Tag: game previews

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Your Boston Bruins-Vancouver Canucks 2011 Stanley Cup Finals Game 6 primer

No matter what happens tonight, we’ll have something interesting to talk about. Either the Vancouver Canucks will win their first Stanley Cup in their 40-year franchise history or the Boston Bruins will play in their first Game 7 in their 17 Cup finals runs. Will we see champagne fall on the heads of Canucks players or the pain of a pressure-packed deciding Game 7 on Wednesday?

It seems like it can go either way. The Canucks remain the strong favorites and hold a 3-2 series lead yet the Bruins have dismantled Vancouver by a 12-1 mark at home.

Vancouver @ Boston (NBC) – 8 p.m. ET; Canucks lead series 3-2

From the look of things, there won’t be any major lineup changes, but that can always change in the cat-and-mouse game of the playoffs. Still, to many, it will all come down to Tim Thomas and Zdeno Chara vs. the Sedin twins, Ryan Kesler and Roberto Luongo. Which side will improve their legacies (and chances of winning it all) tonight? We’ll have to watch and see.

Check out all of these posts for PHT’s wall-to-wall coverage for Game 6.

Could Roberto Luongo match Dirk Nowitzki, eliminate two ‘choker’ labels in two nights?

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Vancouver Canucks goalie Roberto Luongo and Dallas Mavericks star Dirk Nowitzki aren’t all that much alike, but they might have almost the same feeling of relief in two consecutive nights.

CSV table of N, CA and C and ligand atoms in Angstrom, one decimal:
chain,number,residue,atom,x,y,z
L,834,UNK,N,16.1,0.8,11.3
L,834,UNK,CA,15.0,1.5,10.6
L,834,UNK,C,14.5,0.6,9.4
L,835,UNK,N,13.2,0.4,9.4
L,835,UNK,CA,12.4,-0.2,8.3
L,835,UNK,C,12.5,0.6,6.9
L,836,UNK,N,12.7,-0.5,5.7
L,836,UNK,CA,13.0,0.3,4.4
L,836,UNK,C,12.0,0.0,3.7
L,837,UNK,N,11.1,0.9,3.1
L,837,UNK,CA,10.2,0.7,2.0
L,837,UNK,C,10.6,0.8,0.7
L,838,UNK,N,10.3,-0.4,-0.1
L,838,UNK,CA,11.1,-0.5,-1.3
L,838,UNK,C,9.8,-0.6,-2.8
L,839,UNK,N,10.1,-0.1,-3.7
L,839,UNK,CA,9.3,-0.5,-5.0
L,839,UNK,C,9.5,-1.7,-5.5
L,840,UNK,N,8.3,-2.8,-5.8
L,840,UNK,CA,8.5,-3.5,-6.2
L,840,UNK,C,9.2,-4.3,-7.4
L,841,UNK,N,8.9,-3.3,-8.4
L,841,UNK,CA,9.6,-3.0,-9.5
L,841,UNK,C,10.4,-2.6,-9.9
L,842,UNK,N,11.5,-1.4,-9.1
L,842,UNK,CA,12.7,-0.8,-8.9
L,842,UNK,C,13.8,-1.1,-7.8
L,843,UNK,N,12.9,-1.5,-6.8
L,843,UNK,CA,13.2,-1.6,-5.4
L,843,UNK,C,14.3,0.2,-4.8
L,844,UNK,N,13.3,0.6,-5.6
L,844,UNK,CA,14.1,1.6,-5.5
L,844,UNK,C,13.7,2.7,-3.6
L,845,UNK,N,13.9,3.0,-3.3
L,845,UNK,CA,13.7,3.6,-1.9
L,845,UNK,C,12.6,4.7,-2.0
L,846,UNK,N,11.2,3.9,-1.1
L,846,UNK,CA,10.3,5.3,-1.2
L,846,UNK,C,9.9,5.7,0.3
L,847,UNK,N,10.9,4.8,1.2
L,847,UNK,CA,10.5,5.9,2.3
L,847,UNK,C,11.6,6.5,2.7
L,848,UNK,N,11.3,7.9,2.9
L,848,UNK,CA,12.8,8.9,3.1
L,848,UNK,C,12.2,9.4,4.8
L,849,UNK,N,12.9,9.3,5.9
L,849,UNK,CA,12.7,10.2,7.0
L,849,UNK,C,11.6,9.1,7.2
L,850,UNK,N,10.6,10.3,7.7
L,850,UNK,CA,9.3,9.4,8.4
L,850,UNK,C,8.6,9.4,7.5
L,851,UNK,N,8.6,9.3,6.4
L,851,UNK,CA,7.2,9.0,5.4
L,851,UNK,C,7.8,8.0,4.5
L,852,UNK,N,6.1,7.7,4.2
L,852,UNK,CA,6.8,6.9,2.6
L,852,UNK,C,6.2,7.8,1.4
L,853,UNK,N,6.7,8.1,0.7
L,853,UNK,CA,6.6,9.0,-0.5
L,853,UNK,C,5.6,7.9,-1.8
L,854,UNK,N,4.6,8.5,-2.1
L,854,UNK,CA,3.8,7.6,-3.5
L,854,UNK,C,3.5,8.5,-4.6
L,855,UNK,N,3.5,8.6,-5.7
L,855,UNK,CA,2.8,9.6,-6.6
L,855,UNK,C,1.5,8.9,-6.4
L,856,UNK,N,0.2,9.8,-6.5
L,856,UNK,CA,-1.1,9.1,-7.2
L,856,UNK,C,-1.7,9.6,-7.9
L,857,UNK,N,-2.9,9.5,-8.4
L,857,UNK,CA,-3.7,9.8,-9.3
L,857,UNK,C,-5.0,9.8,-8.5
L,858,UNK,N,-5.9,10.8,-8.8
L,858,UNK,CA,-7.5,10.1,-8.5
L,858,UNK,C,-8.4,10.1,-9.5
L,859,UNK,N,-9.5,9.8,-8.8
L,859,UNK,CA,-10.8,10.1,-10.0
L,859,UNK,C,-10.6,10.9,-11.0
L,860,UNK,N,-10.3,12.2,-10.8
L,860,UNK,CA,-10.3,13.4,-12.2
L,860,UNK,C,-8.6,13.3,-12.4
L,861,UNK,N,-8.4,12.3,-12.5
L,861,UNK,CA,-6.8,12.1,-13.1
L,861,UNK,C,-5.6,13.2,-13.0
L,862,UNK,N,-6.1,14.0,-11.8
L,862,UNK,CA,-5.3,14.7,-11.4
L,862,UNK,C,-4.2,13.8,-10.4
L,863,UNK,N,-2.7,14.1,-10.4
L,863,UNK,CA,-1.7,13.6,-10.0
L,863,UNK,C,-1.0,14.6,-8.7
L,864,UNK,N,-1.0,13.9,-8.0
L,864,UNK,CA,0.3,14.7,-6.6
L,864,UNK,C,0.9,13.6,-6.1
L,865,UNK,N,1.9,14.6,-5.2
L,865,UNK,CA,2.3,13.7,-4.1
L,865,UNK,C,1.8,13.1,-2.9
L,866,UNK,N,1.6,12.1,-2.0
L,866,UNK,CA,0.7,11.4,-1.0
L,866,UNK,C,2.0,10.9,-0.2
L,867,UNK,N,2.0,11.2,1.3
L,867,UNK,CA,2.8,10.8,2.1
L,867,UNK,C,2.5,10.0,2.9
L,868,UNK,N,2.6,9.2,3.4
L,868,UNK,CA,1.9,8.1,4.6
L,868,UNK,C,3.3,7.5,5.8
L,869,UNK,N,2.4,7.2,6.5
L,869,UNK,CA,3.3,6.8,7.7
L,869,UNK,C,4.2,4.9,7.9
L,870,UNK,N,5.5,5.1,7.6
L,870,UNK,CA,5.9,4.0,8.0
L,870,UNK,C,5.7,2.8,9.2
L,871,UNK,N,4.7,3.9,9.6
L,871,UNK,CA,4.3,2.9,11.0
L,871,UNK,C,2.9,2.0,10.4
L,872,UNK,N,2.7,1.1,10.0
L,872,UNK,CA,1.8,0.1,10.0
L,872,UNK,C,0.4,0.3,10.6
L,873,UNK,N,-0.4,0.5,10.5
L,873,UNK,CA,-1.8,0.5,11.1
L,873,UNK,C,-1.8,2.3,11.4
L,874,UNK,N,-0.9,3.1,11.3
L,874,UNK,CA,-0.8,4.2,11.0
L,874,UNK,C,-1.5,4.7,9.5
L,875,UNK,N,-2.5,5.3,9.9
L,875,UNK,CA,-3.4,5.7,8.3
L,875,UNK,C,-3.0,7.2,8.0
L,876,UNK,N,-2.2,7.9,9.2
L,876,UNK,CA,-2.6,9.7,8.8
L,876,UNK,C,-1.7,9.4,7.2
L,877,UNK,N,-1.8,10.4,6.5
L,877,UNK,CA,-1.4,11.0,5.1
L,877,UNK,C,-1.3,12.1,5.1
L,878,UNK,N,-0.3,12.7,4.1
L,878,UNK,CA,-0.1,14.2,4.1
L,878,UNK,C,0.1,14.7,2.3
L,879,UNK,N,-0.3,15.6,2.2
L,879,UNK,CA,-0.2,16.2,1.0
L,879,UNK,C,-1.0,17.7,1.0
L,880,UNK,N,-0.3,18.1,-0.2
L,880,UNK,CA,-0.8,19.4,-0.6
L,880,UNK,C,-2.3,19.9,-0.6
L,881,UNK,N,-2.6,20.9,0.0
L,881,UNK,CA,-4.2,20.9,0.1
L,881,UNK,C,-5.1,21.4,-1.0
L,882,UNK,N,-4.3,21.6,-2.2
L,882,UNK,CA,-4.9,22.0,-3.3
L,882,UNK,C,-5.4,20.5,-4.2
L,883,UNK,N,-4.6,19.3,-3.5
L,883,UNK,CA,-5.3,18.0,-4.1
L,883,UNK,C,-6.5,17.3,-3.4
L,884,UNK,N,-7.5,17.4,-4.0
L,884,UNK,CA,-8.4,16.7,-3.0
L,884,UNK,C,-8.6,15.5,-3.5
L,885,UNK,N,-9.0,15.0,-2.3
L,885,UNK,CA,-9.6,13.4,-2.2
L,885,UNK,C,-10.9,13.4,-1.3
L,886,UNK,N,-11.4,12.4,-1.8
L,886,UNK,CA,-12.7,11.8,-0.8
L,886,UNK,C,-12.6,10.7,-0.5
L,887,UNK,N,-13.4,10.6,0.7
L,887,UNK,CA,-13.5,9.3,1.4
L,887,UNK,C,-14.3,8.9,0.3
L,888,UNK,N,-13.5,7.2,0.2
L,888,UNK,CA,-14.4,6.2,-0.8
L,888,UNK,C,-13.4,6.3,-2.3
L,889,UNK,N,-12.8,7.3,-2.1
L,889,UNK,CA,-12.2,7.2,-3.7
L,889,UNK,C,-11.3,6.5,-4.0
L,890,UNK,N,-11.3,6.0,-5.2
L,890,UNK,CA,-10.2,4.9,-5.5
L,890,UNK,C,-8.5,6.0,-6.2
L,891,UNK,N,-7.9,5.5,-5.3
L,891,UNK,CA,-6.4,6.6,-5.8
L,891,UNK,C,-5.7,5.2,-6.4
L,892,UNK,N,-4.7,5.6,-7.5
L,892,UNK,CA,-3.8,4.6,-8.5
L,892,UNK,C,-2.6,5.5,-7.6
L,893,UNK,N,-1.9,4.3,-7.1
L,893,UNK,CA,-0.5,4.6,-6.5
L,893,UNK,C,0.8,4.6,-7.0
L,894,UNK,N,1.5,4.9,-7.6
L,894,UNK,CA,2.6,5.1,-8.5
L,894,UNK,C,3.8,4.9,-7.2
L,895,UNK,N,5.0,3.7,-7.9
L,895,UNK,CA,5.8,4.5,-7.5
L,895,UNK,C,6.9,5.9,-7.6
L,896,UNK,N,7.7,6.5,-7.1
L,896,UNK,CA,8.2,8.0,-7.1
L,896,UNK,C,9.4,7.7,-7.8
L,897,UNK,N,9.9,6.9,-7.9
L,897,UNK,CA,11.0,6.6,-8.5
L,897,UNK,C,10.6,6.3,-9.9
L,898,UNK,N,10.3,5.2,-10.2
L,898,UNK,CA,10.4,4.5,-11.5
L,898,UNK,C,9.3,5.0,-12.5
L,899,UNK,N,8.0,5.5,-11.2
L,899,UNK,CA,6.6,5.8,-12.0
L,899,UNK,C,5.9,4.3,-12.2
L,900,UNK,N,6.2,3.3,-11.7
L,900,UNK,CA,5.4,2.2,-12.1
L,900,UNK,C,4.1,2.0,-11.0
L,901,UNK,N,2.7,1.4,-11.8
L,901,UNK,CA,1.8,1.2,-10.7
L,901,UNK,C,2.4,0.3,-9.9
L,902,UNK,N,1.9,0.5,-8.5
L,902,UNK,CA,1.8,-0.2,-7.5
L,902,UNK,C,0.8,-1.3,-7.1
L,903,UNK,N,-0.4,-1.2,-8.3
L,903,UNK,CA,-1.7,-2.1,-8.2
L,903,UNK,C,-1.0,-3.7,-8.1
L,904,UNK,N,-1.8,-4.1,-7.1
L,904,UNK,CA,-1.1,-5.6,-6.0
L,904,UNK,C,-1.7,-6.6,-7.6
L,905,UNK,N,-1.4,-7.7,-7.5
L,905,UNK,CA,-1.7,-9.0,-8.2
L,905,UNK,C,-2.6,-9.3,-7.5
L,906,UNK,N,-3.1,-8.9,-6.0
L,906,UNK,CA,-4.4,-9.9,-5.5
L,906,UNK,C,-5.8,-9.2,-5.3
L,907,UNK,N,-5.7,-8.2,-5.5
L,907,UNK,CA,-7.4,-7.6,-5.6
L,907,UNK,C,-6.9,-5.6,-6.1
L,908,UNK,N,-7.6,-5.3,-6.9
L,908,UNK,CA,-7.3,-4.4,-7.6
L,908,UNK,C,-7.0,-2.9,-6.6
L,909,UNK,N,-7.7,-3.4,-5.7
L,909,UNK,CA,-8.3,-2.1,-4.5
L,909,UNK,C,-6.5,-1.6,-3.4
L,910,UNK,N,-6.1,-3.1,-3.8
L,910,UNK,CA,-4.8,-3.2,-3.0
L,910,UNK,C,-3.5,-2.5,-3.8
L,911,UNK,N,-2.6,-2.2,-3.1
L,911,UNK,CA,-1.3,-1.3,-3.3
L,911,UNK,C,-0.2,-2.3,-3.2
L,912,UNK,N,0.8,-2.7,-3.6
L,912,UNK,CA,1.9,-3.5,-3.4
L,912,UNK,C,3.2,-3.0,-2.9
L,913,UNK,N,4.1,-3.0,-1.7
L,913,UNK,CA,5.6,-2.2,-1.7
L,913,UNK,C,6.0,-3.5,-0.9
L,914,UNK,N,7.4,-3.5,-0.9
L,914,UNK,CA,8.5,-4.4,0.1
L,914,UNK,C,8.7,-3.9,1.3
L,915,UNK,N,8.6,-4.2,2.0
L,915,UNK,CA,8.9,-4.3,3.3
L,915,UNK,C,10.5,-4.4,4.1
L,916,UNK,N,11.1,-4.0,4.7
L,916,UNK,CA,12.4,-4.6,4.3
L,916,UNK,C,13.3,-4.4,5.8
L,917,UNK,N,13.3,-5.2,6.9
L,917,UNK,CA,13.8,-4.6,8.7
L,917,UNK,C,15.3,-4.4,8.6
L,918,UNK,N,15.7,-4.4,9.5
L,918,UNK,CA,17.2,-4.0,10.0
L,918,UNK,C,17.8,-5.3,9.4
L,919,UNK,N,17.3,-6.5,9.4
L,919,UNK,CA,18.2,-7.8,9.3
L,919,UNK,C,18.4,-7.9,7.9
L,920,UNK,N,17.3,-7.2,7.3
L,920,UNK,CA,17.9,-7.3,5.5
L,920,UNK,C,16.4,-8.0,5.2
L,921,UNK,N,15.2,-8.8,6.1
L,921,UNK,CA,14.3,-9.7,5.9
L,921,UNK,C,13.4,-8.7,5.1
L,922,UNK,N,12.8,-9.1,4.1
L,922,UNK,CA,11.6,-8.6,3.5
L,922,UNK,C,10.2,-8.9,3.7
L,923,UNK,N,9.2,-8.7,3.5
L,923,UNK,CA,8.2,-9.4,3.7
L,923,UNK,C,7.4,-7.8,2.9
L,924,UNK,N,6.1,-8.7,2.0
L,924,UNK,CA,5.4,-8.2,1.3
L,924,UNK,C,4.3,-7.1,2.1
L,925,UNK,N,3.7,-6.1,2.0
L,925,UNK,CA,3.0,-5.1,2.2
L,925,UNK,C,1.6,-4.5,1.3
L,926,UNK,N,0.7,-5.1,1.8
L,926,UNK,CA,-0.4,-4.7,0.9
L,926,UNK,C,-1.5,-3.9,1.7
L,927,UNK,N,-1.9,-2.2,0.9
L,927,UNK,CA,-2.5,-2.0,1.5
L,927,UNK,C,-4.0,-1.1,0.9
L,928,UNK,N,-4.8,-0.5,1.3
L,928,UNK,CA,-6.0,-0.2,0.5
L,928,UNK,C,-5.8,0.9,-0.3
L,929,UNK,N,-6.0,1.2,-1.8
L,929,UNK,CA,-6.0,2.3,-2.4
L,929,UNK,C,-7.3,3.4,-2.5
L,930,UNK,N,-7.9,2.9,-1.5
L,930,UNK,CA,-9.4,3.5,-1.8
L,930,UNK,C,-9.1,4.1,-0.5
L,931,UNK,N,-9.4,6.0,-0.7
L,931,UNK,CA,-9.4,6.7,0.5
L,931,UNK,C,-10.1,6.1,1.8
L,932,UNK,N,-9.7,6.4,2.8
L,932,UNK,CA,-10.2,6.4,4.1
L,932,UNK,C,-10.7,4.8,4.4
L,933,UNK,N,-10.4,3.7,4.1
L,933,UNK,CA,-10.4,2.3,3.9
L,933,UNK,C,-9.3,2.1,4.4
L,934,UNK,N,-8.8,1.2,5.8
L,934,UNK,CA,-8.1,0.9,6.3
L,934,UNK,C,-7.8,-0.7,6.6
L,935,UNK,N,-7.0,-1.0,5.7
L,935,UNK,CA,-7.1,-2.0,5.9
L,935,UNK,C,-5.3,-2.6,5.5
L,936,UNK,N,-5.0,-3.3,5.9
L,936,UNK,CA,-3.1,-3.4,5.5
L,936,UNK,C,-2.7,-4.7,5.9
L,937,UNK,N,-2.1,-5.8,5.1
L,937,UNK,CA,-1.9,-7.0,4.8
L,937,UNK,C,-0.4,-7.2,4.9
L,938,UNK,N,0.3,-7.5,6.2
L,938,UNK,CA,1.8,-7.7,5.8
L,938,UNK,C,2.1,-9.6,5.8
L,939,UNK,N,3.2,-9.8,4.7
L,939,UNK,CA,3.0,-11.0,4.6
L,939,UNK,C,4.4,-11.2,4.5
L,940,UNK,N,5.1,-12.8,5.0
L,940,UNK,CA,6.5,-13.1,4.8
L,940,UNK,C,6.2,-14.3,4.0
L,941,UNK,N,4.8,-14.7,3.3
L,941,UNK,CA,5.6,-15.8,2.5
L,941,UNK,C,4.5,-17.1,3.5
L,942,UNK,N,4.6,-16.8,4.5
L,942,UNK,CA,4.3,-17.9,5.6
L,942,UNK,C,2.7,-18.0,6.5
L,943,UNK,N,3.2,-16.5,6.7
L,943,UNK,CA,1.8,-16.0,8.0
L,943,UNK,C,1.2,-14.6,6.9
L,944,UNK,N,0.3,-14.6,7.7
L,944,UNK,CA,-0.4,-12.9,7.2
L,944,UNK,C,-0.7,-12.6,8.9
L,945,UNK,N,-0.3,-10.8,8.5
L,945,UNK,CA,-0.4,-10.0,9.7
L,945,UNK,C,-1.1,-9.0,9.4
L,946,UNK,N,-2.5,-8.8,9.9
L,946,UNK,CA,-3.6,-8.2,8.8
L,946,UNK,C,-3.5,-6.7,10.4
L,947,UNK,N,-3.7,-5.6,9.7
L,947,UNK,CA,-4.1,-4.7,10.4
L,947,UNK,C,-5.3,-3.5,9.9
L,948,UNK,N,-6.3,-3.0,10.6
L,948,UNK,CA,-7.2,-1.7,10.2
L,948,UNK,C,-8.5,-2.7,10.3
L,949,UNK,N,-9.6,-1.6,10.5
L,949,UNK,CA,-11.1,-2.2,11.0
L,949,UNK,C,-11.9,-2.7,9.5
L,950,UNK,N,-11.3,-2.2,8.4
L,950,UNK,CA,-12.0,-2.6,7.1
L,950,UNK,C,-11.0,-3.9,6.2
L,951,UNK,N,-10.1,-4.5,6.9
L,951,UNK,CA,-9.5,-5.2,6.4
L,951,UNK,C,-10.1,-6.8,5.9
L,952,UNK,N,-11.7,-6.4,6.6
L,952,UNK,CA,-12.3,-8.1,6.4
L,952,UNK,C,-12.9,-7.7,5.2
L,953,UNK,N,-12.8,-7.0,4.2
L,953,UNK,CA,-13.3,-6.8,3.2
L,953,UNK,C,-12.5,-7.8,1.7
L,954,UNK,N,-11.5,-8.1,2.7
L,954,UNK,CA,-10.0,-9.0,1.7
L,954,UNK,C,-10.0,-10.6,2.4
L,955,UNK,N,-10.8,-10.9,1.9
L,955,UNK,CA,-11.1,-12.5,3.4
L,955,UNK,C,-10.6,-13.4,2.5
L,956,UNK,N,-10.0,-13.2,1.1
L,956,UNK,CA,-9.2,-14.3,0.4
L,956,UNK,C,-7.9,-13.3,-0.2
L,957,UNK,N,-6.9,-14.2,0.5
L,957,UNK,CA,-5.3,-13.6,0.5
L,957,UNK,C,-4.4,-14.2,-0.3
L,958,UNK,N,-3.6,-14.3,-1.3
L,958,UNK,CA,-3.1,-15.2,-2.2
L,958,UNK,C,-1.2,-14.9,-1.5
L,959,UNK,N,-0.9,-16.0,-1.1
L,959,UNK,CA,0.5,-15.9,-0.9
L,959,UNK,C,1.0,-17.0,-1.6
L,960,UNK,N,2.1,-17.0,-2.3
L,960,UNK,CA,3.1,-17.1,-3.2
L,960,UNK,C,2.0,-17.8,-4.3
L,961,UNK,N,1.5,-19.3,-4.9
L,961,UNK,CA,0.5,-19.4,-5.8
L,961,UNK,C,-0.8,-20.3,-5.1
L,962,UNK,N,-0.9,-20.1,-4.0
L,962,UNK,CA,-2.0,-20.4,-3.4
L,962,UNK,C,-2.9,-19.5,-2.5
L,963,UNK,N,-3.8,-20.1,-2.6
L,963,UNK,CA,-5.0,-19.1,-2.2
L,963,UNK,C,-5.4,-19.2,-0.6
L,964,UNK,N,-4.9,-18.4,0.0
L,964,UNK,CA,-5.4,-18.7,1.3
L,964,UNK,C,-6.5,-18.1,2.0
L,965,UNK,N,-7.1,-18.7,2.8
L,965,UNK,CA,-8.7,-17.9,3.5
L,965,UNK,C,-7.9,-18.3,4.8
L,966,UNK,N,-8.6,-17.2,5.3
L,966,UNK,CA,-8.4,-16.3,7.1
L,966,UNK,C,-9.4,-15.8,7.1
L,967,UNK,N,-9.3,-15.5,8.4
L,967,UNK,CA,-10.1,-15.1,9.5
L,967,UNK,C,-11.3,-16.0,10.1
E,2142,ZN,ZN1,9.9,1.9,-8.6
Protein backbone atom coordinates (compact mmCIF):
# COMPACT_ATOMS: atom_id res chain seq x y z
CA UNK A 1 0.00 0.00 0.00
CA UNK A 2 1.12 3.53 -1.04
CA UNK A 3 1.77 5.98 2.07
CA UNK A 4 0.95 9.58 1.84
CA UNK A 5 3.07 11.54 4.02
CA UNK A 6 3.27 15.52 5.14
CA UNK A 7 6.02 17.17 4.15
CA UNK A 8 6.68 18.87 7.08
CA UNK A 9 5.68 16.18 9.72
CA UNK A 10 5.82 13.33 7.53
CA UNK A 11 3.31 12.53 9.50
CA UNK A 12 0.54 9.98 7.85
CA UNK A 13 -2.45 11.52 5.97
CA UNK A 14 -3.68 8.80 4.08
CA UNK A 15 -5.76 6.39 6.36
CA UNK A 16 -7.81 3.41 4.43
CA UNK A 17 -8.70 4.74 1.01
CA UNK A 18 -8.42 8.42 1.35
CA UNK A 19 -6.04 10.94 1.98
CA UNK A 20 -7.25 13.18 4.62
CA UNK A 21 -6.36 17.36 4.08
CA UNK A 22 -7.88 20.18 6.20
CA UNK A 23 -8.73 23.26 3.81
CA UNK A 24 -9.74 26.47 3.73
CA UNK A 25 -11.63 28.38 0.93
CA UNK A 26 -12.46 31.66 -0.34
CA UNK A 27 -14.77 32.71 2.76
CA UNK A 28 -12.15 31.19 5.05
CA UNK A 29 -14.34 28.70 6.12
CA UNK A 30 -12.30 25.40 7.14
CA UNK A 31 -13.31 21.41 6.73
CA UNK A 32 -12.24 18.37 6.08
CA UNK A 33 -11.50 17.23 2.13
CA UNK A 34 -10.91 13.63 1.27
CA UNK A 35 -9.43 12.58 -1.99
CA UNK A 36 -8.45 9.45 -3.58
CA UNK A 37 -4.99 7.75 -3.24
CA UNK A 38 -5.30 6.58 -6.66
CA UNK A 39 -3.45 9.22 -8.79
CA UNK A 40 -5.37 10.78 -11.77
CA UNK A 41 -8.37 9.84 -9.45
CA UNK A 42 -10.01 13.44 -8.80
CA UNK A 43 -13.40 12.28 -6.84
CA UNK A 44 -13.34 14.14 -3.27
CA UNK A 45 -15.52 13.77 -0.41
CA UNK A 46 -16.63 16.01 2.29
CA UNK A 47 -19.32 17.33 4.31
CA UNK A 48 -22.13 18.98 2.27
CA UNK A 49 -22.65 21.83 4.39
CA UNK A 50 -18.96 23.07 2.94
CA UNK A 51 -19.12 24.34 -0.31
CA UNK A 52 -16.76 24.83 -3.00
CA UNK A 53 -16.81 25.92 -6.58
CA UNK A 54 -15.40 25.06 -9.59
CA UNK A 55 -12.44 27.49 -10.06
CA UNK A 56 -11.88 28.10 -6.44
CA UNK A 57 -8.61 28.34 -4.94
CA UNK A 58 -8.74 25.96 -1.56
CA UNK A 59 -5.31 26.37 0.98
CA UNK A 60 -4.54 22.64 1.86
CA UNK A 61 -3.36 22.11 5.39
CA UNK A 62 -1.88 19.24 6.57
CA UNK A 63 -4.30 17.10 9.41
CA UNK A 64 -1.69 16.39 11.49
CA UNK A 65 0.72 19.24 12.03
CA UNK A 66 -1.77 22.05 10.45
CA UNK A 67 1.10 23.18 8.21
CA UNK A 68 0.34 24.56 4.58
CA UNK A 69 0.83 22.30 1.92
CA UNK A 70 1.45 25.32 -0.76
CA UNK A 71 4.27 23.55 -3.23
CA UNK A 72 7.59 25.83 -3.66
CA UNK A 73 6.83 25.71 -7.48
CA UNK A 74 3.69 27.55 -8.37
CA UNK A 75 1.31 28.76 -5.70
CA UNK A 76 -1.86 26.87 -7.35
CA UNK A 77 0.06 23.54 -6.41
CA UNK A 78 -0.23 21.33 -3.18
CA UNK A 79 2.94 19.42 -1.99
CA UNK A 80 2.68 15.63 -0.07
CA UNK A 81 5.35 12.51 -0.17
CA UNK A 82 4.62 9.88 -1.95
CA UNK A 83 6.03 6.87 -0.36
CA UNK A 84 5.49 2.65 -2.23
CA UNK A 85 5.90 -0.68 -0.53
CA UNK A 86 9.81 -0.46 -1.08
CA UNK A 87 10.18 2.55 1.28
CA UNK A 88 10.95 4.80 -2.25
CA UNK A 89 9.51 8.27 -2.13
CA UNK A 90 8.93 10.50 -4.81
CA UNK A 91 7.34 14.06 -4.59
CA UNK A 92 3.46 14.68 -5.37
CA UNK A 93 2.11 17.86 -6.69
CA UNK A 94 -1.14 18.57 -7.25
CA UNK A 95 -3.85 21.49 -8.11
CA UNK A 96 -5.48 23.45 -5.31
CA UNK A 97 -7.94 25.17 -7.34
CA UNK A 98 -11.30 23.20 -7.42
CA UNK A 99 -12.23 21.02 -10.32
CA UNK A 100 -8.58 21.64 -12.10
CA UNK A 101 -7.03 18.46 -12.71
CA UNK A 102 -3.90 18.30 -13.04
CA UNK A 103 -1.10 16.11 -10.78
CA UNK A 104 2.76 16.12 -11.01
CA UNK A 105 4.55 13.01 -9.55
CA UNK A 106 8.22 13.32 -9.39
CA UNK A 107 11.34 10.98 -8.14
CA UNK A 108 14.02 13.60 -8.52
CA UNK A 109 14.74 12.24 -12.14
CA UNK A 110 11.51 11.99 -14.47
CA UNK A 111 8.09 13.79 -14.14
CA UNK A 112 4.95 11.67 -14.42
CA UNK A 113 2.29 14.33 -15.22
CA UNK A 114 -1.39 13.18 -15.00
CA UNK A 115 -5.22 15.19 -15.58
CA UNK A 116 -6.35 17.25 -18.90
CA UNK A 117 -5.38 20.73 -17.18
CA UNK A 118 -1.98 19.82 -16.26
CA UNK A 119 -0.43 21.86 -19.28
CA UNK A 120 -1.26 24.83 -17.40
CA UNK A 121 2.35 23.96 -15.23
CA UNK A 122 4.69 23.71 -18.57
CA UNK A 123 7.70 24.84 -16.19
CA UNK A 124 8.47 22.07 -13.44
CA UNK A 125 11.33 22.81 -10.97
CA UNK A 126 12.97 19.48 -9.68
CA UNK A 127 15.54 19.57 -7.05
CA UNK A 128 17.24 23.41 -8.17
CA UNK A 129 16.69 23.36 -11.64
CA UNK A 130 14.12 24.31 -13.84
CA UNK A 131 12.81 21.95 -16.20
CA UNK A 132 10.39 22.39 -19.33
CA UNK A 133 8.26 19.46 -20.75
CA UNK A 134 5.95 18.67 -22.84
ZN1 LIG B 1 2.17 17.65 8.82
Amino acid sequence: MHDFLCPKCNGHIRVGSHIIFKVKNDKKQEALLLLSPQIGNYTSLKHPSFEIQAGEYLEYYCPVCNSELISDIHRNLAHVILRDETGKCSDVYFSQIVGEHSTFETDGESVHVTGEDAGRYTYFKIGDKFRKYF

Luongo is the starting netminder for a juggernaut of a team that is trying to avoid an upset against an underdog Boston Bruins team while few picked Nowitzki’s Mavericks to get beyond the second round of the NBA playoffs. Luongo has been sensational in victory (two shutouts and just two goals allowed in three wins) and terrible in defeat (12 goals allowed in less than two full games) while Nowitzki rarely hit any drastic lows* in a great Dallas run.

Really, the best NHL comparison one could make to Nowitzki would probably be San Jose Sharks center Joe Thornton. They’re both big, blond scorers who received excessive criticism over the years for “choking” and being “soft” despite consistently putting up solid postseason numbers.